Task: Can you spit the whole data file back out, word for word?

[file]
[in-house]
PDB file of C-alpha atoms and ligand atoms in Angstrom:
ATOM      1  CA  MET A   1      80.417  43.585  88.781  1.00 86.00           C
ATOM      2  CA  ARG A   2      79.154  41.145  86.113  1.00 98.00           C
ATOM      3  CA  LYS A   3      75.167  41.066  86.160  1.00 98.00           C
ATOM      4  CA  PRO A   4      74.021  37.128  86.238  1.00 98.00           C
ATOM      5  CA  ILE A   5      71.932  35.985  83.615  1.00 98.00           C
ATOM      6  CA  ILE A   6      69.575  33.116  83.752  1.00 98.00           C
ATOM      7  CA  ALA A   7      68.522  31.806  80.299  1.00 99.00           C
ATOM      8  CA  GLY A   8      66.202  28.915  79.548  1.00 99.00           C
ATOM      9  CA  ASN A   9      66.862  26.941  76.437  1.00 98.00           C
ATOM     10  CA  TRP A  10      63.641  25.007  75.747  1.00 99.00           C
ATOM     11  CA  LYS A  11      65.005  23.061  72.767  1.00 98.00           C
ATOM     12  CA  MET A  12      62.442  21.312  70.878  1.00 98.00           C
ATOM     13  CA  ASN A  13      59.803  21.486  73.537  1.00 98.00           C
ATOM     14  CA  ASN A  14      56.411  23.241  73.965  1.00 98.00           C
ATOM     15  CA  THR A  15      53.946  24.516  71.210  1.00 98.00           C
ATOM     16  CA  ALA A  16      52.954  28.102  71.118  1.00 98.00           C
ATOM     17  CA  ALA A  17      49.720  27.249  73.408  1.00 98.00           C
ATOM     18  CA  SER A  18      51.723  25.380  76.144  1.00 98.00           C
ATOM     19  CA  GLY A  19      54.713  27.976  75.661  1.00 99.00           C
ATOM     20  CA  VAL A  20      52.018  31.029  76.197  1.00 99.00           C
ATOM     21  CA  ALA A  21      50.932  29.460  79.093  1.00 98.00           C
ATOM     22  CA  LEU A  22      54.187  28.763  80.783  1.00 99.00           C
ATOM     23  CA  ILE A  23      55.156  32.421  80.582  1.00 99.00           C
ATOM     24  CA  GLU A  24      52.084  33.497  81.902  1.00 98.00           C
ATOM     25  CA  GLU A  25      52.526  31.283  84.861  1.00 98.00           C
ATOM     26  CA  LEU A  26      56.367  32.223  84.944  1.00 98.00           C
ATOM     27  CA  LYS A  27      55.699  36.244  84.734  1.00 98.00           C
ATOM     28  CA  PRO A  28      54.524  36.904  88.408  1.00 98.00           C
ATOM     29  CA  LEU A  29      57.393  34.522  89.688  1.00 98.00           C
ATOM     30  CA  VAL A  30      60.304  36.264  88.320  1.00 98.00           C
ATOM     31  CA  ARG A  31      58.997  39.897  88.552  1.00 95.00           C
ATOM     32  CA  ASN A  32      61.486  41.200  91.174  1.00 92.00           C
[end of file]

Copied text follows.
[in-house]
PDB file of C-alpha atoms and ligand atoms in Angstrom:
ATOM      1  CA  MET A   1      80.417  43.585  88.781  1.00 86.00           C
ATOM      2  CA  ARG A   2      79.154  41.145  86.113  1.00 98.00           C
ATOM      3  CA  LYS A   3      75.167  41.066  86.160  1.00 98.00           C
ATOM      4  CA  PRO A   4      74.021  37.128  86.238  1.00 98.00           C
ATOM      5  CA  ILE A   5      71.932  35.985  83.615  1.00 98.00           C
ATOM      6  CA  ILE A   6      69.575  33.116  83.752  1.00 98.00           C
ATOM      7  CA  ALA A   7      68.522  31.806  80.299  1.00 99.00           C
ATOM      8  CA  GLY A   8      66.202  28.915  79.548  1.00 99.00           C
ATOM      9  CA  ASN A   9      66.862  26.941  76.437  1.00 98.00           C
ATOM     10  CA  TRP A  10      63.641  25.007  75.747  1.00 99.00           C
ATOM     11  CA  LYS A  11      65.005  23.061  72.767  1.00 98.00           C
ATOM     12  CA  MET A  12      62.442  21.312  70.878  1.00 98.00           C
ATOM     13  CA  ASN A  13      59.803  21.486  73.537  1.00 98.00           C
ATOM     14  CA  ASN A  14      56.411  23.241  73.965  1.00 98.00           C
ATOM     15  CA  THR A  15      53.946  24.516  71.210  1.00 98.00           C
ATOM     16  CA  ALA A  16      52.954  28.102  71.118  1.00 98.00           C
ATOM     17  CA  ALA A  17      49.720  27.249  73.408  1.00 98.00           C
ATOM     18  CA  SER A  18      51.723  25.380  76.144  1.00 98.00           C
ATOM     19  CA  GLY A  19      54.713  27.976  75.661  1.00 99.00           C
ATOM     20  CA  VAL A  20      52.018  31.029  76.197  1.00 99.00           C
ATOM     21  CA  ALA A  21      50.932  29.460  79.093  1.00 98.00           C
ATOM     22  CA  LEU A  22      54.187  28.763  80.783  1.00 99.00           C
ATOM     23  CA  ILE A  23      55.156  32.421  80.582  1.00 99.00           C
ATOM     24  CA  GLU A  24      52.084  33.497  81.902  1.00 98.00           C
ATOM     25  CA  GLU A  25      52.526  31.283  84.861  1.00 98.00           C
ATOM     26  CA  LEU A  26      56.367  32.223  84.944  1.00 98.00           C
ATOM     27  CA  LYS A  27      55.699  36.244  84.734  1.00 98.00           C
ATOM     28  CA  PRO A  28      54.524  36.904  88.408  1.00 98.00           C
ATOM     29  CA  LEU A  29      57.393  34.522  89.688  1.00 98.00           C
ATOM     30  CA  VAL A  30      60.304  36.264  88.320  1.00 98.00           C
ATOM     31  CA  ARG A  31      58.997  39.897  88.552  1.00 95.00           C
ATOM     32  CA  ASN A  32      61.486  41.200  91.174  1.00 92.00           C